• I get it. But it doesn’t address the core issue of bulldozing the middle ring suburbs to cater for ‘growth’. Many lots in my area have been subdivided into two storey townhouses. Sure, they could go to three storeys instead with smaller land coverage, but that would raise building costs significantly. Also, who wants to be overshadowed by a three storey building? And who wants to climb another set of stairs?

          • Arthur Schopenhauer

            Agree with you completely. We are in the same position just north of the Yarra. Our neighborhood is being destroyed by poor high density buildings too.

            Hampstead in London is a high density suburb, skillfully executed. It balances a mix of housing types, work spaces and green space, and as a whole it is a very pleasant place to live.

            The construction in and of itself is not more expensive than other construction of its time, but the care taken in sheparding the suburb to realization was very high.

            We have no care in Australian construction industry
            at the moment.

          • It’s a sad state of affairs when the quality of modern homes is often worse than homes built in the 50s and 60s.

            I’m lucky to live in a 1940s solid brick home that is built so well that it could stand for hundreds of years. But my house is the minority.

        • blindjusticeMEMBER

          Losing roof space is ok in Europe, to some extent, but in Australia you can maximize rain water collection and solar power

    • Yes, of those “only 1 qtr of houses will be detached” many will likely be built just a foot or two from the one next door (is that really detached?) so big heat island, especially as they also don’t like trees these days due to root damage etc, trees being one of the most effective forms of cooling due to evaporation.

      • Arthur Schopenhauer

        A real issue for western Sydney, and Brisbane. Melbourne has a heat problem in places with a massive build out of apartment buildings, like Brunswick.

        • Brisbane used to have pockets of subtropical vegetation. Like the cultural cringe the blowins thought it too native and now we’ve got fibre cement jungles.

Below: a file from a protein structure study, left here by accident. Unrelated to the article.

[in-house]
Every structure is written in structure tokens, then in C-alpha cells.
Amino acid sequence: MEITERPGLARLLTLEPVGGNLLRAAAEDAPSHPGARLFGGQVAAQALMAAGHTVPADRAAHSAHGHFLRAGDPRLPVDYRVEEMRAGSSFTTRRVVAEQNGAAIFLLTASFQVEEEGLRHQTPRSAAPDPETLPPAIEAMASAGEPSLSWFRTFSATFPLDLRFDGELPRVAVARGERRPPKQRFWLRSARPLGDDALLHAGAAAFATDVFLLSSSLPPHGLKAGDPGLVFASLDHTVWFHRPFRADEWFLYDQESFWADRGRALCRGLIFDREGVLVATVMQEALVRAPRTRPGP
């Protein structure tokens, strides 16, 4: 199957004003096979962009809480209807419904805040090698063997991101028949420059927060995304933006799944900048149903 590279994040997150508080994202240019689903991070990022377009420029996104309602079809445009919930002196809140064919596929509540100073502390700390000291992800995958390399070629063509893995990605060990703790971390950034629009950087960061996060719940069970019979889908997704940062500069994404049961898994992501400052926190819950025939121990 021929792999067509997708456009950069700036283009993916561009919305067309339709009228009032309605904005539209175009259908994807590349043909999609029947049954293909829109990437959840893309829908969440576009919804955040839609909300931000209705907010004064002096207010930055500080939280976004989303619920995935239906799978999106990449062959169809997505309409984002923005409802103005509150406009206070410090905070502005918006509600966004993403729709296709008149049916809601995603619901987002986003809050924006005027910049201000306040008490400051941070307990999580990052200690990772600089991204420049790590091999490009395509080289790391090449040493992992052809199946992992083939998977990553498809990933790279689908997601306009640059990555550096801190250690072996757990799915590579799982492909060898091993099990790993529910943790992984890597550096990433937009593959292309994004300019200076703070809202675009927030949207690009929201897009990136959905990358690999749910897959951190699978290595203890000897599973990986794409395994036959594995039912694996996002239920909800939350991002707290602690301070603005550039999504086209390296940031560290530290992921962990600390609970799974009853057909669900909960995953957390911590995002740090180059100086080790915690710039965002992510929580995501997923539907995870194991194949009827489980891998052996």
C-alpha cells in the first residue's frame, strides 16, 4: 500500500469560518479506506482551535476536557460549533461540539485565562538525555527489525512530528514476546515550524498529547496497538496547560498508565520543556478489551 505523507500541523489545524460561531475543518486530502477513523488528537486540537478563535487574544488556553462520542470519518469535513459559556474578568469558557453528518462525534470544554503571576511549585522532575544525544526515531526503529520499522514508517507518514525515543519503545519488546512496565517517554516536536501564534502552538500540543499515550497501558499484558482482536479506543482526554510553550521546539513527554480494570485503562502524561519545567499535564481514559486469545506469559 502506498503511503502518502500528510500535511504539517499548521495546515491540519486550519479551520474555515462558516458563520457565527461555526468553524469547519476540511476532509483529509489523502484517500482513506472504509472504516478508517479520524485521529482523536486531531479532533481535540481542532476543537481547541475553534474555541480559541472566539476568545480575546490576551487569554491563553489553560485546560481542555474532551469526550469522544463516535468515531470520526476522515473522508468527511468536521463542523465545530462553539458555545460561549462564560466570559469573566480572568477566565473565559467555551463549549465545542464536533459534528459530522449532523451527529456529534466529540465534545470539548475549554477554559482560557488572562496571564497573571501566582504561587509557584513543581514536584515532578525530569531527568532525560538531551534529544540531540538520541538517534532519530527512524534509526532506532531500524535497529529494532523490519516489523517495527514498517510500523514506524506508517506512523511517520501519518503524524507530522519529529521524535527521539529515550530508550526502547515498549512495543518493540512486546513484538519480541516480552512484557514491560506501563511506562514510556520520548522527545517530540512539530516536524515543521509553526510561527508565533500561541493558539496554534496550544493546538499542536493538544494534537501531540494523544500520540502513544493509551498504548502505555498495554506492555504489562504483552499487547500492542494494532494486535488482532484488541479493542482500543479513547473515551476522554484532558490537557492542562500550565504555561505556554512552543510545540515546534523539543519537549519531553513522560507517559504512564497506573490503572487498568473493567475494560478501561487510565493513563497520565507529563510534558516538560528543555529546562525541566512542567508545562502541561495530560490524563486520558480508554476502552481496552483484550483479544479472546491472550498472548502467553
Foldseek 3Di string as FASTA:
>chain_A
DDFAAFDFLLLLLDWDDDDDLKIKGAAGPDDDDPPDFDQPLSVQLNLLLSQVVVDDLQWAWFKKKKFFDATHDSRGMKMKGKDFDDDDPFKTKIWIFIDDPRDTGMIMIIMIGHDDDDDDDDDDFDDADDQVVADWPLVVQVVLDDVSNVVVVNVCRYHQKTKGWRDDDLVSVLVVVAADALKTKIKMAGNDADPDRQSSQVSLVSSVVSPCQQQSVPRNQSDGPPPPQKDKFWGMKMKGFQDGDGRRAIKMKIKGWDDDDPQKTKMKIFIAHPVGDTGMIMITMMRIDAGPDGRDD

4. Last week we were being told that replacing old housing with new saves energy.
    Now we are being told the opposite.
    I can’t keep up.

  5. Sitting on my front window looking at yonder cows and the neighbour’s magnificent jacaranda set against storm clouds scudding low across the sky, I thought how good it would be to decrease my mowing by concreting some of the 500sqm front lawn, turning it into a mixed use area of BMX/skate area plus overly-complicated mini golf. Can-do concreting.

  6. One is sure that local, state and federal governments would also like to blame the supposed ‘mass immigration’ for heating our cities and avoiding any responsibility and accountability? Why do media make it so easy for the powers that be?

    You are giving them an excuse to do nothing, like on carbon emissions, by blaming headline ‘immigration’ &/or NOM numbers without showing any direct correlation with heating. How can good policies for all, including the environment, be developed if complacency or inertia is encouraged and supported on urban planning, infrastructure, green areas, residential construction, renewable energy sources. state investment etc.? Leave it to the market?

    Related, an investment analyst warned middle aged Australians from investing or buying into residential property as growth in real terms is tepid and one’s primary residence does not pay retirement income; backgrounded by ageing and declining permanent population.

    Maybe lots of (in real terms) cheap residential properties will be flooding the market over the next 15 years as baby boomer ‘bubble’ transitions, inc. downsizes/aged care, with no guarantee of any return to growth in the NOM while skilled migration is relatively modest (in a workforce of 13 million+)…… look out….

  7. Leisha JackMEMBER

    It gets worse! According to the Lancet heat-related deaths are seriously under-reported. Death certificates do not require that environmental factors such as temperature be mentioned in the cause of death.

    See articles below:

    We know that heat kills; accurately measuring these deaths will help us assess the impacts of climate change (Australian National University)

    Heat-related mortality: an urgent need to recognise and record (The Lancet)

    Governments have known for decades about the Urban Heat Island Effect and the danger to human health from extreme heat. Their inaction on introducing laws to protect greenspaces and mature shade trees to protect citizens is like their inaction on stopping the tobacco and fossil-fuel industries.